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George Mason plagued by a torrent of turnovers
A contributing factor was something that’s become much more common: turnovers.
The end of the Patriots’ 18-game home winning streak coincided with a 22-turnover night, a jarring display for a team expected to be among the CAA’s top contenders.
“It was definitely on us,” guard Andre Cornelius said after the 75-64 loss to Duquesne. “It wasn’t that much pressure, but we made ourselves turn the ball over. We rushed our stuff a little bit on offense. they dictated what they wanted us to do on defense.”
It also wasn’t new.
It was the fourth 20-turnover game in 11 outings for Mason (7-4). In context, the Patriots had just eight 20-turnover nights in their previous six seasons.
Some of the issues come down to style. Former coach Jim Larranaga, who left for Miami in April, preferred a methodical approach. Paul Hewitt, in his first year in Fairfax, employs a more frenetic pace, which carries greater risk but also the chance to quickly uncork runs. An increase in turnovers was bound to happen, especially with an inexperienced backcourt.
Yet a third of the way through the season — and especially against an undersized Duquesne team desperate to keep Mason out of the paint — that side effect doesn’t appear to be ebbing.
Now, the Patriots must contend with a team whose defensive identity is forged through pressure. Manhattan (8-4) has forced at least 17 turnovers in its past four games and visits Fairfax on Friday.
“If we execute, it’s not a problem,” Hewitt said. “We played against pressing teams this year, and it wasn’t a problem. I don’t think their pressure bothered us tonight. I have to look at the tape, but there were some times we just threw the ball to them. I just didn’t understand it.”
The return of Cornelius, who scored 11 points in his season debut Wednesday after a 10-game suspension stemming from an arrest for credit card fraud, will undoubtedly help cut down on the miscues. The senior came off the bench and at times spelled sophomore Bryon Allen at the point. Allen had seven turnovers against Duquesne.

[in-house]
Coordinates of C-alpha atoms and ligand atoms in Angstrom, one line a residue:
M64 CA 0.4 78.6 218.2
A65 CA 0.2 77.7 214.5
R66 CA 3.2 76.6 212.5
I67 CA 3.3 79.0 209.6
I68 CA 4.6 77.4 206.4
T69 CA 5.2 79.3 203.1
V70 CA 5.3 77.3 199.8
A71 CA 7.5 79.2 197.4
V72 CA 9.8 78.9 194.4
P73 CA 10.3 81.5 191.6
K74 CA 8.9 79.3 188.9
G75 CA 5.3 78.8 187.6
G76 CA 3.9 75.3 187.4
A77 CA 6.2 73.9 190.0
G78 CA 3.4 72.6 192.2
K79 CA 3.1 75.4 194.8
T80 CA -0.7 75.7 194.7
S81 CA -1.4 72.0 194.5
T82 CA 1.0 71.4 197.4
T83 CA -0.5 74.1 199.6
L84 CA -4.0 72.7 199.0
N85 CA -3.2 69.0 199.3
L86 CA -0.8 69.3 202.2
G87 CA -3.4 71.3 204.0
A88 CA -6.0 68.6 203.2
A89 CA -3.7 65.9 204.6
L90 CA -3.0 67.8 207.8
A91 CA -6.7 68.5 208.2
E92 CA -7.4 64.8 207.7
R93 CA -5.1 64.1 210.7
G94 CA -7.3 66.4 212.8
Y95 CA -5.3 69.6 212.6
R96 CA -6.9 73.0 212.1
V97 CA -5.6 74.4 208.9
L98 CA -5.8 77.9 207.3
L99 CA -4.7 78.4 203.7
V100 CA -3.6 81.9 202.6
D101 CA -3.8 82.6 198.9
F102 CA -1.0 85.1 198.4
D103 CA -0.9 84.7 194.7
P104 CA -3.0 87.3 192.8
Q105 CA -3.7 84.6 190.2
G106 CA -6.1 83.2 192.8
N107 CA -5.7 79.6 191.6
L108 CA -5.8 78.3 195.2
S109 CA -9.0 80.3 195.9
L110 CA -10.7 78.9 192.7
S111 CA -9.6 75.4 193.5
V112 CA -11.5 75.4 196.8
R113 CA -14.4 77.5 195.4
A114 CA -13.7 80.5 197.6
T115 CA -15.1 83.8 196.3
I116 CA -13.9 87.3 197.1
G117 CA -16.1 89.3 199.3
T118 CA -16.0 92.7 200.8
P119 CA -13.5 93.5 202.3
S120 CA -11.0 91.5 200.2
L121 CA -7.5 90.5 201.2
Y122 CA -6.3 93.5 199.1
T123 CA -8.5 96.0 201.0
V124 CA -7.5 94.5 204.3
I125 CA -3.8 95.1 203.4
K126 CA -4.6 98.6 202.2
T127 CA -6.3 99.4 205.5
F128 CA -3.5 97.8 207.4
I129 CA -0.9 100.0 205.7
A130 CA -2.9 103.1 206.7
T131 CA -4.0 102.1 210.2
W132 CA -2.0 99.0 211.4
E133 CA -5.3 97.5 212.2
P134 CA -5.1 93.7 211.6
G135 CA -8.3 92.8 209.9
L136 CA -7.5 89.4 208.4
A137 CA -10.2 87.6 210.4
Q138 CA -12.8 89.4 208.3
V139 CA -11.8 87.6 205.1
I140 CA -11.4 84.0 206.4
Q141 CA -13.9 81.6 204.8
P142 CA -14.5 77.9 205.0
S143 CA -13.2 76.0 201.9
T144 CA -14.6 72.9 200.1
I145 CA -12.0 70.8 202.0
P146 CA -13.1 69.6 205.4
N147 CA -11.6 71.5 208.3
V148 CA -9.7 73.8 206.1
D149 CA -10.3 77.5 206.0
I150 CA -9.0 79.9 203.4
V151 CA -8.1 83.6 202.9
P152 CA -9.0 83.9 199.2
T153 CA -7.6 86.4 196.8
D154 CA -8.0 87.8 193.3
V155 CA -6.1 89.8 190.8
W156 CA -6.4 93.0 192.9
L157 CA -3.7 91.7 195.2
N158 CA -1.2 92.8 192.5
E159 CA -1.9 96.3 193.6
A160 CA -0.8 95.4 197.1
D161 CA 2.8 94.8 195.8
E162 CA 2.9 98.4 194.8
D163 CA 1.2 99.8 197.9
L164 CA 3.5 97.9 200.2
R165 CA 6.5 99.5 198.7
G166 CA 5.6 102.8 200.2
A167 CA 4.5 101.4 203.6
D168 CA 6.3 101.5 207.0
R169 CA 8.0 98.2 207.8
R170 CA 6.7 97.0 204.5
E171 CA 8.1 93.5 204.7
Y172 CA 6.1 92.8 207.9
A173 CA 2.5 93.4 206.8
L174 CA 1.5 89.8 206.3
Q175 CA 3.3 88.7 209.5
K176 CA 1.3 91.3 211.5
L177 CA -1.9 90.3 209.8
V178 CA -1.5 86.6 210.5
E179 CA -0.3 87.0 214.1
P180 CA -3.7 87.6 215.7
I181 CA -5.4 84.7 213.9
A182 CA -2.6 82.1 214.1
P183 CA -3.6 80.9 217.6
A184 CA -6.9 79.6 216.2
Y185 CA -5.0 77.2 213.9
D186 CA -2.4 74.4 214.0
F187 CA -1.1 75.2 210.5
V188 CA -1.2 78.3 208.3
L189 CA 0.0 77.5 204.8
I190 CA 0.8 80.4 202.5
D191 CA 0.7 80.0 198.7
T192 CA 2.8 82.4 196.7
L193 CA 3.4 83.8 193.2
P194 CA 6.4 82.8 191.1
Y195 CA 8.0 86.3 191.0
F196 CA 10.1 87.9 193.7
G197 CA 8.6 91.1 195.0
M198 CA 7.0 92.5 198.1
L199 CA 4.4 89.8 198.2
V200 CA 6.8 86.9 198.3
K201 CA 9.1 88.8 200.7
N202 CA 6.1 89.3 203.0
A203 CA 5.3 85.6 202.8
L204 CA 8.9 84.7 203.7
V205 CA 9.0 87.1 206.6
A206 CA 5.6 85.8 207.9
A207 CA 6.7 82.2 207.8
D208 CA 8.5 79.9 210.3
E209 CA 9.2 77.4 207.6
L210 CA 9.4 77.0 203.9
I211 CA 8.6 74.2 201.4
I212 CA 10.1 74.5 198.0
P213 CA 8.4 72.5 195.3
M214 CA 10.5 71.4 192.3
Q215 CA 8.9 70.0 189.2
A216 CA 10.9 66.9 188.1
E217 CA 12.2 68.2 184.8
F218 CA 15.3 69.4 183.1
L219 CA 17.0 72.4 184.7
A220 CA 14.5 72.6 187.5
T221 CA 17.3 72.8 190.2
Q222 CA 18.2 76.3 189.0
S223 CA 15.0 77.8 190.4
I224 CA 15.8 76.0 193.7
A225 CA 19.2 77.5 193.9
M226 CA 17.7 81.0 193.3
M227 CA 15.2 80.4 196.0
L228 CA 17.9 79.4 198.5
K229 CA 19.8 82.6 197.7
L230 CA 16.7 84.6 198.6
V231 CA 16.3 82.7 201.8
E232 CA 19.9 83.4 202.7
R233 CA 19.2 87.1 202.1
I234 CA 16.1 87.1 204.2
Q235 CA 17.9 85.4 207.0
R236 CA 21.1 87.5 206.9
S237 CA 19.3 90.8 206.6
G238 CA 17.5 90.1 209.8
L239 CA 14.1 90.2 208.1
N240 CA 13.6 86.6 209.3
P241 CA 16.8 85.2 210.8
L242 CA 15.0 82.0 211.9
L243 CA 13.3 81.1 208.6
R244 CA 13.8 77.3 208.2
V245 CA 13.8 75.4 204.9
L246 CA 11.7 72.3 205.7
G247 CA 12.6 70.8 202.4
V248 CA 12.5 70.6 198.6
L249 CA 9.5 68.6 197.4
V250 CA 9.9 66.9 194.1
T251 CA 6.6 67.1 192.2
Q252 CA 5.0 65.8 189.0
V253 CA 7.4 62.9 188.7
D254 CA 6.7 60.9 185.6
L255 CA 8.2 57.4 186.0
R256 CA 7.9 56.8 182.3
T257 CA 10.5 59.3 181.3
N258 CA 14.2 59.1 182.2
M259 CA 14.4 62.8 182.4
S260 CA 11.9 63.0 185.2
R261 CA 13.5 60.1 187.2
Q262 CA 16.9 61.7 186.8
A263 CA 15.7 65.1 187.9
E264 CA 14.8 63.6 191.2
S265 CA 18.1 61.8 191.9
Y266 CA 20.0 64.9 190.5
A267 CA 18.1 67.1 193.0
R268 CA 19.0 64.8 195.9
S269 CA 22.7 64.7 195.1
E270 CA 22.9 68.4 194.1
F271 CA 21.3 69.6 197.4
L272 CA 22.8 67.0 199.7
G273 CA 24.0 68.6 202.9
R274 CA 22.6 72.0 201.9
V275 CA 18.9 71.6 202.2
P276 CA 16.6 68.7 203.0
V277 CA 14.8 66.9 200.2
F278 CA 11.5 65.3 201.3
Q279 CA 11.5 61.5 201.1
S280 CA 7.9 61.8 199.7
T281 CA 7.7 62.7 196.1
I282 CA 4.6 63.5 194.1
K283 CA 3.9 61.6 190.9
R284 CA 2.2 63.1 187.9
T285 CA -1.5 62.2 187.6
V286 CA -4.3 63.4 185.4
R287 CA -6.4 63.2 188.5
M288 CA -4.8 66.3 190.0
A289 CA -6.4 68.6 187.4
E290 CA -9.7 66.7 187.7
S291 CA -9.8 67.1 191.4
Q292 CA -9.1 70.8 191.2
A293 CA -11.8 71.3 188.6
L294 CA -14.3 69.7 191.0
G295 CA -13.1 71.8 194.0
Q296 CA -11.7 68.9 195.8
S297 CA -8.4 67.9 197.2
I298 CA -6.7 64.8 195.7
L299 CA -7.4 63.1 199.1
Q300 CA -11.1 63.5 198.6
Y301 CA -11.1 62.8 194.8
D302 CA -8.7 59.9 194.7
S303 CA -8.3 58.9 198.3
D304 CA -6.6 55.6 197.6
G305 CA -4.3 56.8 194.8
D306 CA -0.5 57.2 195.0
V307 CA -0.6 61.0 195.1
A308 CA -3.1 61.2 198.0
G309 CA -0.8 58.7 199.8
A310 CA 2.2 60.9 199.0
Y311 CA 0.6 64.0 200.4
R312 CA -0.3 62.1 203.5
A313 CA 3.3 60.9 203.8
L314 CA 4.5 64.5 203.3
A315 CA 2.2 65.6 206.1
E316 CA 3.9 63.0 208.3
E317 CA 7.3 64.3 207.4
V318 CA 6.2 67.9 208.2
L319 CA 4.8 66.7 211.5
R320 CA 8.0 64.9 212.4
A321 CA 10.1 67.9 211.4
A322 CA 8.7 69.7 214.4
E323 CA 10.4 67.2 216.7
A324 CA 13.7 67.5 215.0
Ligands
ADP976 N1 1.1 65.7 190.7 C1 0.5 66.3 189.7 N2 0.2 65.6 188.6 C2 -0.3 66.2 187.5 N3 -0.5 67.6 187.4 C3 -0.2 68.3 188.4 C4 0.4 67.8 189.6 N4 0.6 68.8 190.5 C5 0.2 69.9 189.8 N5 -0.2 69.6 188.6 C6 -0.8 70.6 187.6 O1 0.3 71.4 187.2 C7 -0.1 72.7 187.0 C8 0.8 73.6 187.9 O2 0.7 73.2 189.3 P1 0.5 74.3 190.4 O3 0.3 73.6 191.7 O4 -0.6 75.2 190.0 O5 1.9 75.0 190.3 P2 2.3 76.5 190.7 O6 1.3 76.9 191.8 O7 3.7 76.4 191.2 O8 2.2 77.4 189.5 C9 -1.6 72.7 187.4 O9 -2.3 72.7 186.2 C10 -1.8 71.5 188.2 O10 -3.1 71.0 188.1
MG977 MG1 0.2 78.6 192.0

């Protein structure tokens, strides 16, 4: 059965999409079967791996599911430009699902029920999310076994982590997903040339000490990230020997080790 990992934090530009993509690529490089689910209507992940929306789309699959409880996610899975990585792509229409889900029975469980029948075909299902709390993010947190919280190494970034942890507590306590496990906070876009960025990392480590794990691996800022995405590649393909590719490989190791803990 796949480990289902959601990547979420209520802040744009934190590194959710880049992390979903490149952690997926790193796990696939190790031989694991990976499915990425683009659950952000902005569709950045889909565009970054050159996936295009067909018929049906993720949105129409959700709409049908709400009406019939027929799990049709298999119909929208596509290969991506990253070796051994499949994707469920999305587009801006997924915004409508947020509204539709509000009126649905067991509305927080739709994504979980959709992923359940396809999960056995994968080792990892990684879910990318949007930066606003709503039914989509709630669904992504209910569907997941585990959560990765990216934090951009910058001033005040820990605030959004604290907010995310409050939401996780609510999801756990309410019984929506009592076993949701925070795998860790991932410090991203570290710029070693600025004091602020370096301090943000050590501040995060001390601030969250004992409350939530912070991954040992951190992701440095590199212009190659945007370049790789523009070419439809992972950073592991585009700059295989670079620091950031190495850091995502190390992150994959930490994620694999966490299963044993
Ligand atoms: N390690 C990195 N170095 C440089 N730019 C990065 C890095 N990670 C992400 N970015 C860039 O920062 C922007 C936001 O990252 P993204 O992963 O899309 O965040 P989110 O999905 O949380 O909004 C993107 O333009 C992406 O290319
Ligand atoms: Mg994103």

There also was the issue of a break of more than a week, though Hewitt said workouts were good during the exam period.
“I don’t think it was time off, because we were practicing,” Morrison said. “It was just one of those days.”
It just happened to cost Mason its run of homecourt dominance, which matched the longest in Patriot Center history. The task of starting a new streak begins against Manhattan, a test for a team that wants no part of a penchant for giveaways it has shown at times to date and especially in Wednesday’s loss.
“I think for this team, so far this year they’ve responded well in those type of situations,” said Hewitt, whose team has yet to drop consecutive games this season. “We’ll be ready.”
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About the Author
Patrick Stevens has covered Maryland and other Mid-Atlantic college sports for more than a decade. You can reach him at email@example.com.
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